Garry Olah, who took over as CEO late last year, has restructured the company’s focus and Go-to-Market strategy, so that the name change to Buurst is but a complementary aspect to the story.
Seattle-based SoftNAS is making some fundamental alterations to their business model. It begins with a name change to Buurst, reflecting their change in emphasizing the value they provide around low-priced data performance. Customers will benefit more, however, from another change, in their pricing model. Buurst will not charge for the amount of data stored, in order to deliver the best possible economics, and to encourage customers to put more data in the cloud. Buurst is also changing its Go-to-Market model, transitioning from what had been mainly a direct model with cloud marketplaces to a mainly channel model where they will work directly with national and regional solution providers. Finally, the company is also announcing a further $5 million in Series A funding.
SoftNAS has been around for a few years – their 1.0 release was in March 2013 – but while they do have some well-known enterprise brands as customers, they hadn’t gained the overall market traction they had been looking for.
“Growth has been low in the last several years, and I joined the company as CEO late last year,” said Garry Olah, Buurst’s CEO. “We have several hundred customers, including some really big names, and companies like Microsoft and Azure love what we do, because we enable migration by enabling better data performance. But we had gotten pigeonholed in the NAS cloud category. We do provision a NAS-like infrastructure on cloud. But no one says ‘I want NAS in the cloud.’ They want better performance and the best possible economics.”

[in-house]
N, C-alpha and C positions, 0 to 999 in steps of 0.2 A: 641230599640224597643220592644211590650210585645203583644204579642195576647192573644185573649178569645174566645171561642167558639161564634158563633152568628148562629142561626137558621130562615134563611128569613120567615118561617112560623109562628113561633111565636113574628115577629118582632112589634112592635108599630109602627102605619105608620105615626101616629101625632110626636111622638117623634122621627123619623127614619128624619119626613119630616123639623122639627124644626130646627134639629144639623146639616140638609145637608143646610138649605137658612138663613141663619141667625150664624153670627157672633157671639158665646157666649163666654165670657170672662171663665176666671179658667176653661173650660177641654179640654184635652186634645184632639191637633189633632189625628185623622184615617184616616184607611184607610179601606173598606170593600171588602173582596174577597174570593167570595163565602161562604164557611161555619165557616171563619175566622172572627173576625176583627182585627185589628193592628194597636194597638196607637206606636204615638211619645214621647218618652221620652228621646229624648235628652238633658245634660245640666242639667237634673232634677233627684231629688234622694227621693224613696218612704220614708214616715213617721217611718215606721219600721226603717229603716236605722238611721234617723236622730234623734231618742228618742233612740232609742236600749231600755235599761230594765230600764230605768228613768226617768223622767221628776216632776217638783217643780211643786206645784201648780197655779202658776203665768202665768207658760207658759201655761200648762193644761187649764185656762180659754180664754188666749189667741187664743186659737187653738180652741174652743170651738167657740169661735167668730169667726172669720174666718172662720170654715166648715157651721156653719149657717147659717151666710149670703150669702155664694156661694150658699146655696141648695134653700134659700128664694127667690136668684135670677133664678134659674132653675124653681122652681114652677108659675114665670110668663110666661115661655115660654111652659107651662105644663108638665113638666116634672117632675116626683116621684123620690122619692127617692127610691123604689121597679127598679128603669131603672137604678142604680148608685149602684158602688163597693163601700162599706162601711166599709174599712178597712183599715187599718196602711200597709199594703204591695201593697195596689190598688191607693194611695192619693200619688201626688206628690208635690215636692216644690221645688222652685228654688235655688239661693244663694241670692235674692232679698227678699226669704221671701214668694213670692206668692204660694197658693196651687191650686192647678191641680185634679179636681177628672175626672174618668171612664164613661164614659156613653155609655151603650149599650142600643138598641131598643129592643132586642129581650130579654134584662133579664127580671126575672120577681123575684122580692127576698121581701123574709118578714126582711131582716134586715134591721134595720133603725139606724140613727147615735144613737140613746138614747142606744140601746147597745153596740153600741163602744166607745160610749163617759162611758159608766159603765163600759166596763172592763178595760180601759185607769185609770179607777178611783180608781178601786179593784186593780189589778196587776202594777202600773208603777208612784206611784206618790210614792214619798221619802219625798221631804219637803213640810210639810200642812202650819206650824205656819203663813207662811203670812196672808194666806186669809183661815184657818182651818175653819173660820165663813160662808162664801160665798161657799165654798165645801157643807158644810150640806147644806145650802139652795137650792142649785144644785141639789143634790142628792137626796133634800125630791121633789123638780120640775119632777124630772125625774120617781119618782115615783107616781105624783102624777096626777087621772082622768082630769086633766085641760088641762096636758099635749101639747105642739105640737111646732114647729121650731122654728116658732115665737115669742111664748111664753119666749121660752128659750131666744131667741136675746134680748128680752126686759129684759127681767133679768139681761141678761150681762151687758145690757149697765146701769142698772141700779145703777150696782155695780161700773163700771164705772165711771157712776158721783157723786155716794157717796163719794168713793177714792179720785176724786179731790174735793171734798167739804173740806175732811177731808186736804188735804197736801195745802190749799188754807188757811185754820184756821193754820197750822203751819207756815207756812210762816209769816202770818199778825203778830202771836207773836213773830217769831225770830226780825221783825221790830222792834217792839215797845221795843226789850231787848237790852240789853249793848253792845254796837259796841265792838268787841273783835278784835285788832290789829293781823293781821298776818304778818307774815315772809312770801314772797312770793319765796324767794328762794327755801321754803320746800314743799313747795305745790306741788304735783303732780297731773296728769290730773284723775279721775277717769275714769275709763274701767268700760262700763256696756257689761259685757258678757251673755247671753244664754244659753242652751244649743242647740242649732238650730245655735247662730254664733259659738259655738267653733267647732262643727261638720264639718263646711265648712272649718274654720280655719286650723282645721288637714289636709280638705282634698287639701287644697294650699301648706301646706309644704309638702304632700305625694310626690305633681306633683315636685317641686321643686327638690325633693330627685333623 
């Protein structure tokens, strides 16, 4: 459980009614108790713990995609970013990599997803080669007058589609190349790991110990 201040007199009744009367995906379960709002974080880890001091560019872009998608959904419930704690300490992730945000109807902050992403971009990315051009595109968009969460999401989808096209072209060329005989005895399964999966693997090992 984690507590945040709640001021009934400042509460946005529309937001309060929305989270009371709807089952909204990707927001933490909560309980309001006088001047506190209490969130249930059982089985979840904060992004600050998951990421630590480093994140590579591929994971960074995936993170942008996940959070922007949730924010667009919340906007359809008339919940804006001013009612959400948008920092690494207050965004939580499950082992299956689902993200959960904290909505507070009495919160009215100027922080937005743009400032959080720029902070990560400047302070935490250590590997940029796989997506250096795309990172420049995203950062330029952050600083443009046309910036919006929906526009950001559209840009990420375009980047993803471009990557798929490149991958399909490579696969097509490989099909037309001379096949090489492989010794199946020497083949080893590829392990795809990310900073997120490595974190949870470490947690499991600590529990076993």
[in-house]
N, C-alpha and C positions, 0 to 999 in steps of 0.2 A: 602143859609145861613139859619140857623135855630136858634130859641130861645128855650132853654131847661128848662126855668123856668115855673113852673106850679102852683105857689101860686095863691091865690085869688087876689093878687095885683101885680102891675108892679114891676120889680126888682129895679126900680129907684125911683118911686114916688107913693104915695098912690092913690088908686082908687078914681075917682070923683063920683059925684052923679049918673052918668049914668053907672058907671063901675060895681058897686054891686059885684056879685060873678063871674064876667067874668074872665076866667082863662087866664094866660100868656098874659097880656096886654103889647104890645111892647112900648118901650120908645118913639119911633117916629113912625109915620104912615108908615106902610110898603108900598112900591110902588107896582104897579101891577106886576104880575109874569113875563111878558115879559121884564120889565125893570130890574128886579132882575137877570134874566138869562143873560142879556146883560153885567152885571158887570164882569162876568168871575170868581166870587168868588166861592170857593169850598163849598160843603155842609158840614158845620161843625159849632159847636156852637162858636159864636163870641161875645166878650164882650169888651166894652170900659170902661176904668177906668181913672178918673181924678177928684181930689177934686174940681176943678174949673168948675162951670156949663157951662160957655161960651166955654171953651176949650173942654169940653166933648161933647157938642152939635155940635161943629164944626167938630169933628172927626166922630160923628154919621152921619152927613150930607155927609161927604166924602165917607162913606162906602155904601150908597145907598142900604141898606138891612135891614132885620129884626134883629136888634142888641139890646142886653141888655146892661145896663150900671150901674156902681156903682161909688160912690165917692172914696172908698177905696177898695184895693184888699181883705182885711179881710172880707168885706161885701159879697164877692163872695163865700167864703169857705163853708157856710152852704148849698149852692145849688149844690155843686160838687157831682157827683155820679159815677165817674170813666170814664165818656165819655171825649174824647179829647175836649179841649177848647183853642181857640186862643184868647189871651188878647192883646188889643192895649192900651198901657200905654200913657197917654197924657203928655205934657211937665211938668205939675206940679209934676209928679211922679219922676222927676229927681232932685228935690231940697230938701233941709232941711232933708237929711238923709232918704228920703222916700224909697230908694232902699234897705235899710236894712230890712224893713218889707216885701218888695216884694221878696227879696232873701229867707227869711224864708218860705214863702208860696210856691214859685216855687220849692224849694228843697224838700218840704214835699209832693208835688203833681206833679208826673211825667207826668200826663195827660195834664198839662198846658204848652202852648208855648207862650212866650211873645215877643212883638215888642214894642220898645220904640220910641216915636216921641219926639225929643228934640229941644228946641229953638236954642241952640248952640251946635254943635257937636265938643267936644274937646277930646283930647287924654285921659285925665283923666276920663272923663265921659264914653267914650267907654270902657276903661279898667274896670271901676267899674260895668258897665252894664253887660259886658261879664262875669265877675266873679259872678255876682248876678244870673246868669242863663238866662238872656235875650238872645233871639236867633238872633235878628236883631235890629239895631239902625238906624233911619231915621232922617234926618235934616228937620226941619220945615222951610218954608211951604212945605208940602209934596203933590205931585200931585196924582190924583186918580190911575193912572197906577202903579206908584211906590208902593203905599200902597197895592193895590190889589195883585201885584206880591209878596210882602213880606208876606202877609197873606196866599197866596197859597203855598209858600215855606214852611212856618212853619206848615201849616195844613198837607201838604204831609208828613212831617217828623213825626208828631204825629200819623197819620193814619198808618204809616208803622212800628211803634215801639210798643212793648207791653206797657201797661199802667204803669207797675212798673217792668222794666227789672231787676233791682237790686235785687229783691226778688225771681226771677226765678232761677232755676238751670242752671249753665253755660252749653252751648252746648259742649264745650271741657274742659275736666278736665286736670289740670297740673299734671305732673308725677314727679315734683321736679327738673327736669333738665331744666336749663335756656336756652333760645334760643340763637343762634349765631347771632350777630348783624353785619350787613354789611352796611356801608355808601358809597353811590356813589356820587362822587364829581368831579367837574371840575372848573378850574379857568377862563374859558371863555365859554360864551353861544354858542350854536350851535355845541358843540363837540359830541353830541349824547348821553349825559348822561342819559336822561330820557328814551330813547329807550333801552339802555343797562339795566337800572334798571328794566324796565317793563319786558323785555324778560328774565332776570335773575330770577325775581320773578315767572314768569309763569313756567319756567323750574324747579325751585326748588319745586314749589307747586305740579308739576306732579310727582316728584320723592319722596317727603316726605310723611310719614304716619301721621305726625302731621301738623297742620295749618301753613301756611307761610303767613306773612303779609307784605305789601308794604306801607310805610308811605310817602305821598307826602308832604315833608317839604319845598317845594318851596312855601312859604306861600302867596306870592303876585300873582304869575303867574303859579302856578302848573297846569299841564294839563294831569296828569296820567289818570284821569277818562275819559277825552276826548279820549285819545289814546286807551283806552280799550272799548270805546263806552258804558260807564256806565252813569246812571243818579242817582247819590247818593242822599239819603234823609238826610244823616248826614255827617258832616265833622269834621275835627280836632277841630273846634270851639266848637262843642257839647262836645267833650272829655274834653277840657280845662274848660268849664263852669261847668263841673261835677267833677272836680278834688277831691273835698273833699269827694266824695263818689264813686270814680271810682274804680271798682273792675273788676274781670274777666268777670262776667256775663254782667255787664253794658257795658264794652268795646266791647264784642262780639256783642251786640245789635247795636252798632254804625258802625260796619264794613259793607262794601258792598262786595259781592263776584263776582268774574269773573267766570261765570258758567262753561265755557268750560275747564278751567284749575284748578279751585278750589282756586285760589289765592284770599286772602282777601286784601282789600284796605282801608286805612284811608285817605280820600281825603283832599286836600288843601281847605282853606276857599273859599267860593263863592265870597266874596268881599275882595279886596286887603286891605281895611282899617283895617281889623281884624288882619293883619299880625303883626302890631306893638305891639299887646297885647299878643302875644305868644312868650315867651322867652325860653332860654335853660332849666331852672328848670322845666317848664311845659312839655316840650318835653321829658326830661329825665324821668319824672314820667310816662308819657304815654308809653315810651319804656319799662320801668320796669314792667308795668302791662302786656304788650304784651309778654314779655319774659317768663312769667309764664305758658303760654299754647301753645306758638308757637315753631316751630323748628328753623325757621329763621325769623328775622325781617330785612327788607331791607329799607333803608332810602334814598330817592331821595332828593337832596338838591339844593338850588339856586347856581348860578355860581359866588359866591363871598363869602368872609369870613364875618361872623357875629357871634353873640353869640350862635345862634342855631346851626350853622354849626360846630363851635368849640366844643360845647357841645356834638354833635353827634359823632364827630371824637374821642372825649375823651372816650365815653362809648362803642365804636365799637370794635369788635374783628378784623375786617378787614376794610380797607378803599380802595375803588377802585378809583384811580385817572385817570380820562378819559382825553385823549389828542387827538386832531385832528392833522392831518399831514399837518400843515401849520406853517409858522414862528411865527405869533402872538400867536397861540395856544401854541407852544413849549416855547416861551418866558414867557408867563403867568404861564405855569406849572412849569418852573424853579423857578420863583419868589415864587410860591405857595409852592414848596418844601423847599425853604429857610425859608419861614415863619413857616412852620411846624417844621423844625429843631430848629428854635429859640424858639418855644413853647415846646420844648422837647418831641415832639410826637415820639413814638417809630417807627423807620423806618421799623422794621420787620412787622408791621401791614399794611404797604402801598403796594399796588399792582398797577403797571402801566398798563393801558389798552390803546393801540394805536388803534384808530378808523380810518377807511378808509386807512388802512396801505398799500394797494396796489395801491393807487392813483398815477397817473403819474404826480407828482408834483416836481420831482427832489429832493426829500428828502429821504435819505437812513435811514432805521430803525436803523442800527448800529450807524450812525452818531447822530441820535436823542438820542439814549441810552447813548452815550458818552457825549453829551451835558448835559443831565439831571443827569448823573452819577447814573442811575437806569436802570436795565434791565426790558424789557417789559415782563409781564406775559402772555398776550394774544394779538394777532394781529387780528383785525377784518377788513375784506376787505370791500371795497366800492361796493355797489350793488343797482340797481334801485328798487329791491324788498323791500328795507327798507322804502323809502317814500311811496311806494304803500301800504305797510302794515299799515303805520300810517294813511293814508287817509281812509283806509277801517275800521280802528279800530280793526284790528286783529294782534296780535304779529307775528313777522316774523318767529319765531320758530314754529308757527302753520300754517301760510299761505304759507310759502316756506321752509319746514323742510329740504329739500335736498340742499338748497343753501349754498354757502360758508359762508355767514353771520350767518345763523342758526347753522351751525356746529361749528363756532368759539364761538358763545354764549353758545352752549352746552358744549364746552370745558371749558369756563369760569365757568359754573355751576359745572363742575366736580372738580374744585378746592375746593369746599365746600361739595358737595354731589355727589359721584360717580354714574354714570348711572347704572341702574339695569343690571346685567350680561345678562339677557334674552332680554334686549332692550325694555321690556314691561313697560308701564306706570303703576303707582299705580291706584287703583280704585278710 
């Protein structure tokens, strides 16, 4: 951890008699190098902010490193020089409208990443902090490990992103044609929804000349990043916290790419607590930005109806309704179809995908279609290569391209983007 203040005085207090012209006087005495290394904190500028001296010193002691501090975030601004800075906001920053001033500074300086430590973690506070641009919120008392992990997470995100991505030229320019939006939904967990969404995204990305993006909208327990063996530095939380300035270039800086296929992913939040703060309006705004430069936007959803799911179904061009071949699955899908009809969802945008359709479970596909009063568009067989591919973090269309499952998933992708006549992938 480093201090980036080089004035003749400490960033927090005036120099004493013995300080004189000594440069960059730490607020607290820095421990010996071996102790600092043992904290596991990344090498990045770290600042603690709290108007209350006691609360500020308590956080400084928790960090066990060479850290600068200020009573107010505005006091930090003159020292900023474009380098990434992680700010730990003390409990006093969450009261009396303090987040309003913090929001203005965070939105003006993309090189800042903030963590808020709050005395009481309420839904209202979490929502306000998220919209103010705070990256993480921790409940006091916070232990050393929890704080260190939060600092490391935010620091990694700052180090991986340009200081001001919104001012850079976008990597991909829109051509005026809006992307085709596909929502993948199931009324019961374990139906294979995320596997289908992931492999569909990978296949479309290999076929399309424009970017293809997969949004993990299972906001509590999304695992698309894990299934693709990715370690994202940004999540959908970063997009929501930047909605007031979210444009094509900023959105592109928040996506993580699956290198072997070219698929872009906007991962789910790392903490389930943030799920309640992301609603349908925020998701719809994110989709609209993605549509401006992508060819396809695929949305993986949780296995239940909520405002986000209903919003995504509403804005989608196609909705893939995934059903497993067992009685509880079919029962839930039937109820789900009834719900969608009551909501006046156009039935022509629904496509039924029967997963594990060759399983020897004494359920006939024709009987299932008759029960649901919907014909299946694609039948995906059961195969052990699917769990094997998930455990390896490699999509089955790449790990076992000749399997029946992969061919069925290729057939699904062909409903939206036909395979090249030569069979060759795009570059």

When he came on board, Olah determined that they needed to upgrade the team, and raise more money.
“All the investment has been from seed investors in oil and gas in Houston, who really liked our vision,” he said. “We were able to raise another $5 million during a pandemic, which is no small feat, which is now part of $26 million we have raised over multiple years.”
With the new funding comes a fundamental change in strategy.
“We believe that we are getting to breakout trajectory,” Olah said. “To get there, we couldn’t just change the name. We had to change the strategy as well, in a market where we were seeing all kinds of competition. So we spent a lot of time talking to customers about what they wanted.
What that was, Olah stated, was relief from the storage tax that they paid on their increasing volume of storage that doubled every year. Even though the cost per GB declined at the same time, net storage costs were still increasing because of the way that SoftNAS, and the market generally, charged for storage.
“Customers paid a storage tax, where the more data they put into the cloud, the more they paid,” he said. “We decided that changing the pricing model was the best way to give them the best economic return, and make us a data performance company rather than a cloud storage company.”